There are many different groups within us. “The best chosen clans, like the best friendships and the best blood families, endure by accumulating a history solid enough to suggest a future.” (Howard). In our band family, there are those of us who have been in different honor bands, classes, or concerts together. We remember certain things about these smaller group activities and we have inside jokes that others weren't a part of. These stories and inside jokes make up most of our conversations and keep us all laughing. We’ll say random phrases like “She doesn't like George Michaels!” or “I miss GRAAAACCEE!” or we’ll bring up past funny memories like “Remember that year Paul set off the alarm by opening that exit door at Drake Honor Band” or “Remember that time…” (nevermind, I can’t finish that memory because that one would get me into trouble). Sometimes the best memories are the ones in which we got in trouble or when we didn't, and some are better left unexplained. One of our favorite phrases to say at the end of fun experiences is, “What happens in band stays in band.” Sometimes we can get out of hand with our conversations, especially the guys who can seem immature at times, but we all know that each other is mature beyond their years even if they don’t act like it around their family. Just by being in band and taking the time and discipline to learn an instrument, we are already in an elite category, just like those out for sports or other extracurricular activities; hence why they’re called “extra”-curricular activities. We go above and beyond the normal expectations and work to make ourselves better in everything we do in and out of band. For example, when one of us can’t be there, the rest of us will pull together and step up to do what needs to be done. Last night when our band director left school sick, the band family worked together and pulled off pep band at the basketball game that night, even though we were originally told we weren't going to be able play because we were not capable of coordinating pep band by ourselves. We pulled off pep band even with all our crazy hats, and we sounded pretty good if I do say so myself. Students from some big schools may not get to experience this kind of family bond, but they have other experiences that we have never experienced. Coming from a small town school where everyone knows everyone, we all love and care for each other. This is because we know that any of us will be there for one another when we need them to be. Both in and outside of band we help each other with things like homework, stick together by sitting together at the lunch table or in classes, and talk and share secrets between us because we trust one another. We genuinely care for one another.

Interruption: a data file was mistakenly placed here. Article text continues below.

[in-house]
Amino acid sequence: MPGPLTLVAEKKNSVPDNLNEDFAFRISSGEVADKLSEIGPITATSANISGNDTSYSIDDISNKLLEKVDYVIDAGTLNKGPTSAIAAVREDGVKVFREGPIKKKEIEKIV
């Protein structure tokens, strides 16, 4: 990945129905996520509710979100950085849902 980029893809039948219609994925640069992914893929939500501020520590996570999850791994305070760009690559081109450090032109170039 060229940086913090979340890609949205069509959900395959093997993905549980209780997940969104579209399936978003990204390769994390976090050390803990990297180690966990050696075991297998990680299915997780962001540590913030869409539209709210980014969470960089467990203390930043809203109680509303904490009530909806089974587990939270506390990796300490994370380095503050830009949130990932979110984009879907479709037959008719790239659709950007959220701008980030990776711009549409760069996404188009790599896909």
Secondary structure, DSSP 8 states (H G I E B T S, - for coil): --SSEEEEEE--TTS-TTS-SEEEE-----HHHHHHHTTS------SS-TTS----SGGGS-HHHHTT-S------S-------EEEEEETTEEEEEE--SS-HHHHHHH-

To members of our town and teachers we’re classmates, to classmates we’re just friends, but to us friends, deep down inside we’re family. We've laughed together and cried together; we have our ups and downs, but together we grow stronger through experiences that help shape who we are as individual people. Just as how every action has a reaction, even though we are one, we are divided; yet even though we are divided, we are one.